The buck should stop with every person responsible for wars, crimes, atrocities; but just because that’s obviously that’s impossible to record and even if it wasn’t, too complex to write in a simple narrative, that doesn’t mean the buck should simply not stop anywhere. Victory being written by the winners often means guilt being assigned to the losers, but even when that seems fair enough (there really wouldn’t have been a World War Two without Hitler) it’s a simplification (there wouldn’t have been an effective Hitler without the assistance of German industrialists) and a one-sided one (it was a World War because most of the leading participants had already had unprovoked wars of conquest). But does the history of Western colonialism, the treatment of Germany by the Allies after WW1 and the dubious nature of the allies and some of their actions make Hitler any less responsible for the war? And does Hitler’s guilt make the soldier who shoots a child or unarmed civilians, or drops bombs on them any less responsible for their own actions?

Again; only human beings do these things, so the least we can do is not act like they are some kind of unfathomable act of nature when we discuss them or name them. Here’s Alex Harvey again; “Whether you like it or not, anybody who’s involved in rock and roll is involved in politics. Anything that involves a big crowd of people listening to what you say is politics.” If rock and roll is politics, then actual politics is politics squared; and for as long as we settle, however grudgingly or complacently for pyramidal power structures for our societies then the person at the top of that pyramid, enjoying its vistas and rarefied air should be the one to bear its most sombre responsibilities. But all who enable the pyramid to remain standing should accept their share of it too.

So when you’re helplessly watching something that seems like an unbelievable waste of people’s lives and abilities, pay close attention even if you don’t want to, because the credits at the end may not tell you who’s really reponsible.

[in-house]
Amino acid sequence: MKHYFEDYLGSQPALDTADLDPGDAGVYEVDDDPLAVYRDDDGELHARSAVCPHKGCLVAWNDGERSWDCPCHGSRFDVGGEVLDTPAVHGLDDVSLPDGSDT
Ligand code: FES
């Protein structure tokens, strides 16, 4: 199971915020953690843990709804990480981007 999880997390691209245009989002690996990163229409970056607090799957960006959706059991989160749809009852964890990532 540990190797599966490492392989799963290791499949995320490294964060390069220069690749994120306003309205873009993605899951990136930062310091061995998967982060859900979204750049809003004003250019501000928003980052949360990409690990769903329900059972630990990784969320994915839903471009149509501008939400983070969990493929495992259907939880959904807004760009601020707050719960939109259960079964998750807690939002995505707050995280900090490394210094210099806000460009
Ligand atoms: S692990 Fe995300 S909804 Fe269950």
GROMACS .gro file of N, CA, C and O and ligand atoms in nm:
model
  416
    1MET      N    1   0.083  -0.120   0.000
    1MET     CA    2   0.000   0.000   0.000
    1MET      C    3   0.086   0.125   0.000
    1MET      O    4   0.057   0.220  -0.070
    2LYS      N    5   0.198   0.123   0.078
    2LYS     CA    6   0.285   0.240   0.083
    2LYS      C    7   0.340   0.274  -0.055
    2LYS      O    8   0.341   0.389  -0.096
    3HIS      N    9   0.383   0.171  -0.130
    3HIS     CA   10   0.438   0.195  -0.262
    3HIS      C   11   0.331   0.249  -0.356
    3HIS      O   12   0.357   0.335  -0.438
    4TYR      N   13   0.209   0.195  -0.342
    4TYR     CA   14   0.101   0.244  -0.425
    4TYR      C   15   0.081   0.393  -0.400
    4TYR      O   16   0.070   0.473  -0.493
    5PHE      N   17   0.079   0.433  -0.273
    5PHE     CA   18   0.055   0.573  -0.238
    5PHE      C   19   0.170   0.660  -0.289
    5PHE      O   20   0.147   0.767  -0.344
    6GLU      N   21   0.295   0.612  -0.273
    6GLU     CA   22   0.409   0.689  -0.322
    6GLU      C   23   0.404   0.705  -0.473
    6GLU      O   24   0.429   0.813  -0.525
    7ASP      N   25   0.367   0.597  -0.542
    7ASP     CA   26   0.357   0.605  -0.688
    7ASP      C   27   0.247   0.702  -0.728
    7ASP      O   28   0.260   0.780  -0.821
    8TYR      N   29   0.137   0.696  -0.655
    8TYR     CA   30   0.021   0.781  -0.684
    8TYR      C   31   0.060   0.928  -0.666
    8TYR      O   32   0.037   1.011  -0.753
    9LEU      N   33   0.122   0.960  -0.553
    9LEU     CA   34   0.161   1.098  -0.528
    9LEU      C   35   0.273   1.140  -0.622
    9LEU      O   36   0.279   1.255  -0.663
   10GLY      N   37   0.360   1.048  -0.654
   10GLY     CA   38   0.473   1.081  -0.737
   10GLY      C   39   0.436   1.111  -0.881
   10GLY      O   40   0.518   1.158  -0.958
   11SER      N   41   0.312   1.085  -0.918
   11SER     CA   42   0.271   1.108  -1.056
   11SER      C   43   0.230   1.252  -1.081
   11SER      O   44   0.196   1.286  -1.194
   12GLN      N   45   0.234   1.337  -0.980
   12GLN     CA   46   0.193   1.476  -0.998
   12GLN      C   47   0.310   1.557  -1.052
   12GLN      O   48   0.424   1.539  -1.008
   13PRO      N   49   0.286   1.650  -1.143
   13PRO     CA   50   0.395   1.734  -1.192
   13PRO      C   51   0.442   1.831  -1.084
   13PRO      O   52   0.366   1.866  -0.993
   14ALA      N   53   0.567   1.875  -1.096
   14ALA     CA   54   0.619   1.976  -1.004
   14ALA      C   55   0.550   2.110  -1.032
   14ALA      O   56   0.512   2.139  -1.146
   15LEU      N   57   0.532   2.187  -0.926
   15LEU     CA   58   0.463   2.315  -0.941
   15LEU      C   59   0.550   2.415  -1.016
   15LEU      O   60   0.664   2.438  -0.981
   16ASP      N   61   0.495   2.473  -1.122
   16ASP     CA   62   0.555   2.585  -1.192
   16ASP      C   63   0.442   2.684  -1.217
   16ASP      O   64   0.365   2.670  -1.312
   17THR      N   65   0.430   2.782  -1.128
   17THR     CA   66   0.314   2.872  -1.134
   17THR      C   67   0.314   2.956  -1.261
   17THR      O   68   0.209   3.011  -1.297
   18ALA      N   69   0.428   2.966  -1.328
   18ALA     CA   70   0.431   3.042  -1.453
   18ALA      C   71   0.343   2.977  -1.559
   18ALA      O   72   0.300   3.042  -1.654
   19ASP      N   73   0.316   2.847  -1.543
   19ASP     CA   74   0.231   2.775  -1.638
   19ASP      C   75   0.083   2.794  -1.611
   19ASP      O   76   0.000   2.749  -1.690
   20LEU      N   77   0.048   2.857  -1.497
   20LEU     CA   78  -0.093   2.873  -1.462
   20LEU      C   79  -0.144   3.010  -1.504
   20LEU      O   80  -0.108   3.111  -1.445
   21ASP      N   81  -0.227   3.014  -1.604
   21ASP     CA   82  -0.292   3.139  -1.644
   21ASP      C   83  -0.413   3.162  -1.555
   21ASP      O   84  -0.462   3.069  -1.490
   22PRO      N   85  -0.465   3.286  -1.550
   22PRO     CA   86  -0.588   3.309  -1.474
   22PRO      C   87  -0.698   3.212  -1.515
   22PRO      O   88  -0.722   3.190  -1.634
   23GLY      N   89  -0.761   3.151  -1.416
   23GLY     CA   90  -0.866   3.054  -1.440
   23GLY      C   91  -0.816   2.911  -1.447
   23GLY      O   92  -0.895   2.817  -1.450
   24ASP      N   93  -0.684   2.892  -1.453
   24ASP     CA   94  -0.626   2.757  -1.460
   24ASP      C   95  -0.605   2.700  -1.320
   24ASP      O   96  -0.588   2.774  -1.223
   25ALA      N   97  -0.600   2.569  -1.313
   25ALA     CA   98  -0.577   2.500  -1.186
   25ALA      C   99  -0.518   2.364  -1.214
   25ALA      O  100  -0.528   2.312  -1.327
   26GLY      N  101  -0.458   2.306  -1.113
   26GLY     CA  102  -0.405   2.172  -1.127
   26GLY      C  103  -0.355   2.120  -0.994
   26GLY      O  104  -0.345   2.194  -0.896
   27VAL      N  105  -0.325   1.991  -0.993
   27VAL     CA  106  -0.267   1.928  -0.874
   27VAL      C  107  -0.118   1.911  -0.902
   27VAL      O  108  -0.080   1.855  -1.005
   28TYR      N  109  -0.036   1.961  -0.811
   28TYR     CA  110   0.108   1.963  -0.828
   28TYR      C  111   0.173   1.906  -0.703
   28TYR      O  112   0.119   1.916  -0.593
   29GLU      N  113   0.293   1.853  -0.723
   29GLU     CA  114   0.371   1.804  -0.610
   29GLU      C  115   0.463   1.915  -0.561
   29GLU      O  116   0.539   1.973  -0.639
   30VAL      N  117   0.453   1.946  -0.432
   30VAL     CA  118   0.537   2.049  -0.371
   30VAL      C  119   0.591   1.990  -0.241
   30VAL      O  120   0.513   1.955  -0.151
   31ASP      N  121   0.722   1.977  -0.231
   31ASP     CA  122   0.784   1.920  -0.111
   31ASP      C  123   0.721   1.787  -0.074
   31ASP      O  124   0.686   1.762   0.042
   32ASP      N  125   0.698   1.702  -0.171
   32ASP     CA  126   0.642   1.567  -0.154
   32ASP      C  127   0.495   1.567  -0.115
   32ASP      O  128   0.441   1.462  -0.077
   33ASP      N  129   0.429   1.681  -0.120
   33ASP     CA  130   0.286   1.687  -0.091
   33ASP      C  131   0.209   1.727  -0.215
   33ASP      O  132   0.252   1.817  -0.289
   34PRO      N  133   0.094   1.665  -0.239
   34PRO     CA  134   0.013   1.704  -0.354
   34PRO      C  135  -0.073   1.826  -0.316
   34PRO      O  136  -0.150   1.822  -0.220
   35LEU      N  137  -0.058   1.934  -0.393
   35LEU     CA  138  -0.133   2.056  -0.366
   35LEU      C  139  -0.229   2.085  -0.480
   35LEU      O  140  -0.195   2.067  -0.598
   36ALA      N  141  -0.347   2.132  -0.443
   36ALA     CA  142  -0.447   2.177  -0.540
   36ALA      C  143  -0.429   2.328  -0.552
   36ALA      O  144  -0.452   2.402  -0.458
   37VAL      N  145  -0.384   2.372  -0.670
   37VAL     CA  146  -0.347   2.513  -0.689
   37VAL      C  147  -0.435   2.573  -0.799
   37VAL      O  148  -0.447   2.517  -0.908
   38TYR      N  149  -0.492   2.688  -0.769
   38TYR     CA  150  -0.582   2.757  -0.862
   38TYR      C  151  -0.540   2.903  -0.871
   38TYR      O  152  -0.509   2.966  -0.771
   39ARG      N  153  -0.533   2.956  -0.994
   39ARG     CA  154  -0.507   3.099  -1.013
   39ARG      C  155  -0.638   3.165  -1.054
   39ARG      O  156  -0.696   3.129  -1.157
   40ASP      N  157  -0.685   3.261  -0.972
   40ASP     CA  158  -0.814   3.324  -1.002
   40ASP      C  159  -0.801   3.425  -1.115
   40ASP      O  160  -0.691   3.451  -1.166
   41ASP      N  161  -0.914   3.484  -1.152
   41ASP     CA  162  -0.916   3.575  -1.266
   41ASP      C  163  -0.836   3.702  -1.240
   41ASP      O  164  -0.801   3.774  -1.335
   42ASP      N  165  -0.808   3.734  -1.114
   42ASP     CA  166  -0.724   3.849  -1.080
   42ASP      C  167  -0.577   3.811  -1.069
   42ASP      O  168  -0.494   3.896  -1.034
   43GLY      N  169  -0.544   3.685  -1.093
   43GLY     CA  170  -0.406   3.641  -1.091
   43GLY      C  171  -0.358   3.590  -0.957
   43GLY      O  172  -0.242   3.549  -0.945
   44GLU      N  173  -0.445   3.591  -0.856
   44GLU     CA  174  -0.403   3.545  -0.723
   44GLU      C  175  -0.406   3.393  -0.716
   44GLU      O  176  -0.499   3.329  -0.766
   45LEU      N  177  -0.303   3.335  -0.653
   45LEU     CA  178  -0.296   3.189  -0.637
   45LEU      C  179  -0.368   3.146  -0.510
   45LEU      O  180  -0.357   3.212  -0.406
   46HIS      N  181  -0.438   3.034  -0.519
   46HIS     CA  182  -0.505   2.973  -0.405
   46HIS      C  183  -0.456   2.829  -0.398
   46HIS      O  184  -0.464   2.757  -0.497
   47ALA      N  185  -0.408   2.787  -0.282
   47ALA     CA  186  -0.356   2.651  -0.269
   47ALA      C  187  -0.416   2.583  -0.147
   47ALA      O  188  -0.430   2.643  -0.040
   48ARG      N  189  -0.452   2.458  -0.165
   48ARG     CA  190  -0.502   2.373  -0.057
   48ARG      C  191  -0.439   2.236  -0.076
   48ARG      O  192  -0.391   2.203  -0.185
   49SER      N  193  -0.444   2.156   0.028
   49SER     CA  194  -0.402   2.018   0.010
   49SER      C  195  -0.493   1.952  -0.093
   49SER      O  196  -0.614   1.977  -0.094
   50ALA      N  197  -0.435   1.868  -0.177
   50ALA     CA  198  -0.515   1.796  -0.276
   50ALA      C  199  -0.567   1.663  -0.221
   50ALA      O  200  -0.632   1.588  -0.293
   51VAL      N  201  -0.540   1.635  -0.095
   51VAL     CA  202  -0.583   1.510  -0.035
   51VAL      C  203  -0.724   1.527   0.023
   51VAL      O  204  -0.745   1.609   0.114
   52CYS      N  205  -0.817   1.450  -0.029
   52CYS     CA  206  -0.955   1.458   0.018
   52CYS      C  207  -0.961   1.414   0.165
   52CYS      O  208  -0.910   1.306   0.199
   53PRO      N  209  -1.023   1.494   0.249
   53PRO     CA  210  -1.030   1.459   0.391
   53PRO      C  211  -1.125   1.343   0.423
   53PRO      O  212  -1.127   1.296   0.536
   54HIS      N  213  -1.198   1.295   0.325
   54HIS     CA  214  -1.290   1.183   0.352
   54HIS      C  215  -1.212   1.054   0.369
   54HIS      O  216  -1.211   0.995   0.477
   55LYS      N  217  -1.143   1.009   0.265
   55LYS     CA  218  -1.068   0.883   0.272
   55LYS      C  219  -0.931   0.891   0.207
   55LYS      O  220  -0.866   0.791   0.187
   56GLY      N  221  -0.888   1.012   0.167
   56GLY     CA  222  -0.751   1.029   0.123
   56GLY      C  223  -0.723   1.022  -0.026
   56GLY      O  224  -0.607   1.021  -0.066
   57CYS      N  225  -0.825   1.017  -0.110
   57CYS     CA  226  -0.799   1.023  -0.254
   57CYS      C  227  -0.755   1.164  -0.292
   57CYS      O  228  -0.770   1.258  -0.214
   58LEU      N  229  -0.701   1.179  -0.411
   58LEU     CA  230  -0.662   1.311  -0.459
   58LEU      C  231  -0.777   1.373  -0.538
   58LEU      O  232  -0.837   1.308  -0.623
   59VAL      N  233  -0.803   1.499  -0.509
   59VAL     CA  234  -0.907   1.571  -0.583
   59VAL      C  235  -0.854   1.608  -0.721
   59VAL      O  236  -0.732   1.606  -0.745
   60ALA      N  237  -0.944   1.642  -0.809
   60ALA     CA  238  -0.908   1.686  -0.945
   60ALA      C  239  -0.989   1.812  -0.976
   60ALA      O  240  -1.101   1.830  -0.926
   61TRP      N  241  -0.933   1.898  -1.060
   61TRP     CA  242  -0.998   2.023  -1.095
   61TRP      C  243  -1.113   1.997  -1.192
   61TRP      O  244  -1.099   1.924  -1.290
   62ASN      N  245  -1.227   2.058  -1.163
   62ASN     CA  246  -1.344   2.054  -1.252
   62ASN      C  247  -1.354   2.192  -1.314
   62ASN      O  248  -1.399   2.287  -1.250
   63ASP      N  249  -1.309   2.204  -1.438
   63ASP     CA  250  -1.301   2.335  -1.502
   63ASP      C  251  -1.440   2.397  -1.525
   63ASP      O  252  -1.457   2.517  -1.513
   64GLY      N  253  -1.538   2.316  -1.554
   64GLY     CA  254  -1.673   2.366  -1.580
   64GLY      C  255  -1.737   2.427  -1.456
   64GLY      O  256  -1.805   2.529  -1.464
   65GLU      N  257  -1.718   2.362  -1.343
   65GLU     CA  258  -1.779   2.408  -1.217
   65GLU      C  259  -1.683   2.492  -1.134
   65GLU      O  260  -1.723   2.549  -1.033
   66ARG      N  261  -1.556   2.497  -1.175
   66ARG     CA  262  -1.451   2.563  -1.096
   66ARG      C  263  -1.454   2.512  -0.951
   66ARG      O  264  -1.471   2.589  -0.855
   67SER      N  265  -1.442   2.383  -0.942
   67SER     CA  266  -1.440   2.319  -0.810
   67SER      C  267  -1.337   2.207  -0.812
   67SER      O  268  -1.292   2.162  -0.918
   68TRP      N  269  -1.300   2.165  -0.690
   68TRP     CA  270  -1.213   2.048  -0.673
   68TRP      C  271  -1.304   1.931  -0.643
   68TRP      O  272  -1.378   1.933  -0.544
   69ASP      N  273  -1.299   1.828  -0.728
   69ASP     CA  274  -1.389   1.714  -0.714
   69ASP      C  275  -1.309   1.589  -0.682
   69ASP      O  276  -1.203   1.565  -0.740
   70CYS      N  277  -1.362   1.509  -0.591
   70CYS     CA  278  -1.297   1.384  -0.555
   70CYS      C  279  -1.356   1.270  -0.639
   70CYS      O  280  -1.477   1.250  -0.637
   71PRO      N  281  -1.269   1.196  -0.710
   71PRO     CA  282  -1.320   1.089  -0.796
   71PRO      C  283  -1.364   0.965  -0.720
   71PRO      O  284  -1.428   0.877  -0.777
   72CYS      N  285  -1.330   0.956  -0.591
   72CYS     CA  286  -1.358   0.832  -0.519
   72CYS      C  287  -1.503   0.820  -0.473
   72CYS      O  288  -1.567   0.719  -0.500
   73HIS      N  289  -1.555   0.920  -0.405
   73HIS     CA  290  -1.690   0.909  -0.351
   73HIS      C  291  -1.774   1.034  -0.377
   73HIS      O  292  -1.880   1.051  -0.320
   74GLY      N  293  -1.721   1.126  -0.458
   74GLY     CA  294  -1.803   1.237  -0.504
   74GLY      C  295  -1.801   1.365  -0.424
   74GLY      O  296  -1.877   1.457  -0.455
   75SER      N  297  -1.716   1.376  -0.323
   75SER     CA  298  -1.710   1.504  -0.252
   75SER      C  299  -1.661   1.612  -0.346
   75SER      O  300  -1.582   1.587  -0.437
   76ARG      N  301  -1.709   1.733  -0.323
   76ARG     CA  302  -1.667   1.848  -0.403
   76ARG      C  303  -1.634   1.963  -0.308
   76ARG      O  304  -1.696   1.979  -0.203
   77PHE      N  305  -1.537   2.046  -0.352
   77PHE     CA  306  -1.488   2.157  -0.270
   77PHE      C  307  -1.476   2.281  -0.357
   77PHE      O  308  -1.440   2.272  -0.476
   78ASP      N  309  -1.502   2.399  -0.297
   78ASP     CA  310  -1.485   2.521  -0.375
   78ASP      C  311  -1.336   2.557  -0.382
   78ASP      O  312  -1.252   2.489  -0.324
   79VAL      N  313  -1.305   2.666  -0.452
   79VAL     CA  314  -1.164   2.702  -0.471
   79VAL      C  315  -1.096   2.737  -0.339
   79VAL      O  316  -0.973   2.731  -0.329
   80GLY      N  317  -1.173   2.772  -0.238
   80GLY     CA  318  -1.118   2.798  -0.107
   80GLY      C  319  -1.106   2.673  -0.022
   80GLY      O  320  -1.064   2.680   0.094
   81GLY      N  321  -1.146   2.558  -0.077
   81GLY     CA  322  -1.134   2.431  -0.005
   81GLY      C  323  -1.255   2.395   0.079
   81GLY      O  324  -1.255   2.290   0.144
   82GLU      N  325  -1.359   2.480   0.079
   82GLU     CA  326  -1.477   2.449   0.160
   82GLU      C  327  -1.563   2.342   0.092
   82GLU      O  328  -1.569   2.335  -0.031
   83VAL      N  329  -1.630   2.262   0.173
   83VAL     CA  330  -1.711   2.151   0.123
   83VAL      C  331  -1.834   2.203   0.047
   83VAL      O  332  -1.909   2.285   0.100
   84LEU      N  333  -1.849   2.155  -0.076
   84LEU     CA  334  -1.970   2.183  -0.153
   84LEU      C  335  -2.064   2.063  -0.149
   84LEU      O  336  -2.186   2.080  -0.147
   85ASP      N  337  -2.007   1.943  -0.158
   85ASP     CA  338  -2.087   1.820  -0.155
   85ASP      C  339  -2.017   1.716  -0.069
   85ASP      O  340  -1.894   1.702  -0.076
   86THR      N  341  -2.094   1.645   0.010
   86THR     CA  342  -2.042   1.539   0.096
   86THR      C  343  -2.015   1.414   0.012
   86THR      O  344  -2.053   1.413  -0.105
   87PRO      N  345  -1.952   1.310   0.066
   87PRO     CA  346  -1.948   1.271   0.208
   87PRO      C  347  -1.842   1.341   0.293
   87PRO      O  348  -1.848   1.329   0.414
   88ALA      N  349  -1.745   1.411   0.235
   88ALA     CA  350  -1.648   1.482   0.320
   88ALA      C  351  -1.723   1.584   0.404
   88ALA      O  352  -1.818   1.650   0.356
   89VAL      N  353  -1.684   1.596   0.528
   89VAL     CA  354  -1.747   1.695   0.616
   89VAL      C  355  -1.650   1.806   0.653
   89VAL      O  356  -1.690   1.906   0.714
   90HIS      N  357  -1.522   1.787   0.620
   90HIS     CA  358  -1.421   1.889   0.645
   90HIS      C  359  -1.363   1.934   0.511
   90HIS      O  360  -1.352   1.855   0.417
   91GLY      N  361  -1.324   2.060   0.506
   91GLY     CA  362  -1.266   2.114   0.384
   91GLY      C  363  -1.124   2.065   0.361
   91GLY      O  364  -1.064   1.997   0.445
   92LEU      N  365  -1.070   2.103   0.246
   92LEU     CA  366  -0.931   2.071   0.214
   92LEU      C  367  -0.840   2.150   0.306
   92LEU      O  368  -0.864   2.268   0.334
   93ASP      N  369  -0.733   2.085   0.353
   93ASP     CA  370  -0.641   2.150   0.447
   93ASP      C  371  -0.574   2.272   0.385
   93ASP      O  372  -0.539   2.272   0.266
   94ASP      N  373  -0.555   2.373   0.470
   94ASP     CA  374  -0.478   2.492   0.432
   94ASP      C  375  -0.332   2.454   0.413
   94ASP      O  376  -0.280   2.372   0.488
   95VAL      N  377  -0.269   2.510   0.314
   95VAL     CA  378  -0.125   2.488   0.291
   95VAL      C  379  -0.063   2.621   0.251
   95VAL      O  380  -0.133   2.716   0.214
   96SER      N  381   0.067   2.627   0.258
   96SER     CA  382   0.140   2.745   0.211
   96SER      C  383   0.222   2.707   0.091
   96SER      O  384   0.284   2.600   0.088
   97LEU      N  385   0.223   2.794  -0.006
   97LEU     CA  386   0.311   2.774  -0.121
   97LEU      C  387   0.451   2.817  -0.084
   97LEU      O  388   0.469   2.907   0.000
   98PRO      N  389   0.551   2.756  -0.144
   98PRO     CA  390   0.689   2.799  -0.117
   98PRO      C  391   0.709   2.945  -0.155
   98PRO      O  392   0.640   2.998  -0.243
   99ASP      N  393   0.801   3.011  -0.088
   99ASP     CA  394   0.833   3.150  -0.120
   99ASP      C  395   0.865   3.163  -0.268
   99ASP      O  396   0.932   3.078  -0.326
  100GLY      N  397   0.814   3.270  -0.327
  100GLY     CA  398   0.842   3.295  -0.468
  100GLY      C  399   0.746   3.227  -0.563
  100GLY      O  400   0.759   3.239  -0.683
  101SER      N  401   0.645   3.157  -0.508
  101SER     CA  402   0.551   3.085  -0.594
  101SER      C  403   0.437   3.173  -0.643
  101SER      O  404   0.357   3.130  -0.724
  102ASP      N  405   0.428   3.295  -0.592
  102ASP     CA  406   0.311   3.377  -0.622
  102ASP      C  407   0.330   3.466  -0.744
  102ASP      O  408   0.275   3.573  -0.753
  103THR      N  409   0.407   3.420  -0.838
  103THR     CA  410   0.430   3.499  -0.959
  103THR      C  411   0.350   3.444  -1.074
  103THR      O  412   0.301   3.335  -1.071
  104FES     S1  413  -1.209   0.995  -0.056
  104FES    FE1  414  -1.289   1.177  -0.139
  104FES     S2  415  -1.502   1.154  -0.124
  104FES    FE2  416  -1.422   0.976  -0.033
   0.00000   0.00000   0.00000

a portrait of the author as a young arse




early attempts at writing (and drawing)

Between the ages of 19 and 21, I wrote a series of notes (the longest is about a page, so somewhere between a sketch and a mini-essay I guess) that made up a kind of summary of my worldview at the time. At this point I don’t remember why I wrote them, but I’m sure it wasn’t for its own sake; they were probably things that were to be “boiled down” and processed and incorporated somehow into poetry, strange though that sounds. From an early age, I always wanted to write. The first things I remember voluntarily writing are simplified versions of the kind of fantasy gamebooks that were then hugely popular with kids. The Swords & Sorcery series (more about that by one of the other authors of the series here) emulated Steve Jackson and Ian Livinstone’s Fighting Fantasy single-player role-playing game books pretty shamelessly but were a lot of (complicated) fun to write, though few of them were actually finished. These were followed by (and/or parallel to) various short horror stories, but in the long adolescence that seems to have lasted in my case from 15 until 25 or so, I mostly wrote poetry. It’s fair to say that it was not good.
The notes though, are fun.

They cover a range of topics – politics, religion, aesthetics, social issues, ecology, the monarchy – and are exceptionally embarrassing to read. But interesting too, because although I do of course remember being 19-21, I otherwise only have the distorting mirror of my own memory to go by, and my own taste in music, books etc, which give a kind of connection to ur-me. But these notes are pretty much what I thought, expressed to the best of my ability (or thereabouts). They reveal some interesting things I had not realised about my younger self. Although I generally did fairly well in English at school, I now see that my spelling was quite erratic (especially on words ending in -itely, which I always wanted to make -ately, like ‘definately’) and that I must not have learned the it’s/its rule until later. The pieces are typed, on an actual typewriter as I didn’t own a computer at the time, which was not actually all that strange then. More to the point though, by that age my always-terrible handwriting had deteriorated to the point where I myself found it hard to read things I had written after any length of time had lapsed. The socio-political/geographical background to the notes was the bitter, tail end of the UK’s thousand year Tory Reich that I grew up in. Thatcher had by then gone, but the evolution/mutation into the Major era had made very little difference, except insofar as John Major himself was vastly inferior as a hate figure than Thatcher had been.